itCG-Rockland named a CG City, reckless boater found, flares help rescue two, girl ejected from boat

  • The town of Rockland, Maine, is celebrating not just the fact the Coast Guard tall ship, Barque Eagle, is in town but also because just over one year ago the city was named a Coast Guard City. Only a small number of cities in the U.S. are given the distinction and Rockland is proud to be a member of that elite group.
    Story here
  • A few weeks ago, the Compass posted a story asking for boaters to help in a search for a boat that was operating dangerously and evading officials near Niagara Falls. Well, thanks to the boaters who provided pictures and the cooperation of partner agencies, the boater has been found. The investigation is ongoing and charges are pending.
    Story here
  • Coast Guard rescued two off the coast of Texas yesterday after the men made a 911 call stating that their boat was taking on water. The men used a red flare to help the Coast Guard locate their boat just as it was almost entirely submerged.
    Story here
  • Officials have been looking for a missing young girl since Friday afternoon. The girl was ejected from a boat when it caught the wake of a passing boat on the Sassafras River in northern Chesapeake Bay. She was not wearing a life jacket.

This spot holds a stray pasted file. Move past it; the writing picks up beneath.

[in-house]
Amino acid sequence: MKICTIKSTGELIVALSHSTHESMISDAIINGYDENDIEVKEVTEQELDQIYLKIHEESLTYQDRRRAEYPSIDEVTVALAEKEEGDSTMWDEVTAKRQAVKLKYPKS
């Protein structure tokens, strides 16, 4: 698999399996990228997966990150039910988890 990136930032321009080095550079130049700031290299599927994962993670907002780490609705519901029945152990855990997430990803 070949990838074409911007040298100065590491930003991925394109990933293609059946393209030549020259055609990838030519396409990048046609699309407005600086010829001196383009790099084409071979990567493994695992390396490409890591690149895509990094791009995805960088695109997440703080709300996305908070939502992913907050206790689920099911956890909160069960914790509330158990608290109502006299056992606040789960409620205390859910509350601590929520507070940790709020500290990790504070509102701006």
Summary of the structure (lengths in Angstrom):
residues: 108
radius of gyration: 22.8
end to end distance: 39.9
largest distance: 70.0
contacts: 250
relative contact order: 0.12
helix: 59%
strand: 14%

Story here

4 comments on “itCG-Rockland named a CG City, reckless boater found, flares help rescue two, girl ejected from boat”

  1. RE: Texas save- We somehow need to do a better job getting mariners to use VHF radios vice cellphones, especially with Rescue 21 coming online.

    Granted, it wouldn’t have helped in this case (Rescue 21 is currently being built-out in Sector Corpus Christi), but mariners that think their cellphone is the answer are unnecessarily increasing their risk by making it harder for the Coast Guard to find and rescue them in an expedient manner.

  2. LCDR C,

    The Compass regularly urges boaters to use a VHF marine band radio vice a cell phone for maritime communications. We also remind boaters that a cell phone has many limitations on the water – it has limited coverage, cannot be quickly correlated to a position, typically has to be relayed to the right response resource, and is a one-to-one call.

    A VHF marine band radio is a one-to-many call allowing other mariners to hear a distress call and help in an emergency. Additionally, VHF channel 16 is constantly monitored by maritime responders. Furthermore, it is designed to provide coverage on the water and help correlate a position.

    Click here to read one recent post that discusses limitations of using a cell phone for maritime communications.


  3. Hi Lyna, thank you for your interest and comment. I will email you and let you know how to add the Compass to your RSS reader.

    LT Connie Braesch

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